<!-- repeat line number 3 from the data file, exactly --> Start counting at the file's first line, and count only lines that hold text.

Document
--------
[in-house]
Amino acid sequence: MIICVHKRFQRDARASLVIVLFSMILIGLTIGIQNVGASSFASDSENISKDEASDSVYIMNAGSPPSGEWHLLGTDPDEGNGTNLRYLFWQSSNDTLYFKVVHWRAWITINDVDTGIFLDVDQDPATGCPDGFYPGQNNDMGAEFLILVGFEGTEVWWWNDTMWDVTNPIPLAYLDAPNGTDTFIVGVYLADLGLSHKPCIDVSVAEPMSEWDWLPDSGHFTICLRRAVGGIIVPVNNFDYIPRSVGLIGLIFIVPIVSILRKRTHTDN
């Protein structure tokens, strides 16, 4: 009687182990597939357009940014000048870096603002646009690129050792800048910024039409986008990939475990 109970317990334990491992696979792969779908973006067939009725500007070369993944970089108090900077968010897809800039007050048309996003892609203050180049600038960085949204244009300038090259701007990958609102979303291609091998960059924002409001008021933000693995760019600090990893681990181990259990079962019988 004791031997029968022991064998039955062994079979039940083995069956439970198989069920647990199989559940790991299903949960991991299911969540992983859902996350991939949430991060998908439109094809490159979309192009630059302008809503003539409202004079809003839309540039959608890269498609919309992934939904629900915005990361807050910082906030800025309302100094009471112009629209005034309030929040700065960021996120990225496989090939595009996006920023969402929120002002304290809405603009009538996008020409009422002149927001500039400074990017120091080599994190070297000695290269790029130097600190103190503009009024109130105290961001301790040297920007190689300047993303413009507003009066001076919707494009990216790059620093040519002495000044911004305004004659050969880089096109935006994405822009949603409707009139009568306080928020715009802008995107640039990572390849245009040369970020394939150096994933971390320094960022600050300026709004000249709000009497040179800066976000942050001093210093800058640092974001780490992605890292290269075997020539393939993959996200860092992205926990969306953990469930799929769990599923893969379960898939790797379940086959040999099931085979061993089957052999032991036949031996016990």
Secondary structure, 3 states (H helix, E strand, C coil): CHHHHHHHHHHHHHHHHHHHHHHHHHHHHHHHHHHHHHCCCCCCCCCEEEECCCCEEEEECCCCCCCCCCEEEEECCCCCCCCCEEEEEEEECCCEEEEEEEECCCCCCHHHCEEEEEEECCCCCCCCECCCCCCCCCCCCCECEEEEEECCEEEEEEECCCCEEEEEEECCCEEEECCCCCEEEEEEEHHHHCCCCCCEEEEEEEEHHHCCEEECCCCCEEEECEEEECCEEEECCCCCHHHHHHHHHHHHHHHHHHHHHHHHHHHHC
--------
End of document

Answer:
């Protein structure tokens, strides 16, 4: 009687182990597939357009940014000048870096603002646009690129050792800048910024039409986008990939475990 109970317990334990491992696979792969779908973006067939009725500007070369993944970089108090900077968010897809800039007050048309996003892609203050180049600038960085949204244009300038090259701007990958609102979303291609091998960059924002409001008021933000693995760019600090990893681990181990259990079962019988 004791031997029968022991064998039955062994079979039940083995069956439970198989069920647990199989559940790991299903949960991991299911969540992983859902996350991939949430991060998908439109094809490159979309192009630059302008809503003539409202004079809003839309540039959608890269498609919309992934939904629900915005990361807050910082906030800025309302100094009471112009629209005034309030929040700065960021996120990225496989090939595009996006920023969402929120002002304290809405603009009538996008020409009422002149927001500039400074990017120091080599994190070297000695290269790029130097600190103190503009009024109130105290961001301790040297920007190689300047993303413009507003009066001076919707494009990216790059620093040519002495000044911004305004004659050969880089096109935006994405822009949603409707009139009568306080928020715009802008995107640039990572390849245009040369970020394939150096994933971390320094960022600050300026709004000249709000009497040179800066976000942050001093210093800058640092974001780490992605890292290269075997020539393939993959996200860092992205926990969306953990469930799929769990599923893969379960898939790797379940086959040999099931085979061993089957052999032991036949031996016990």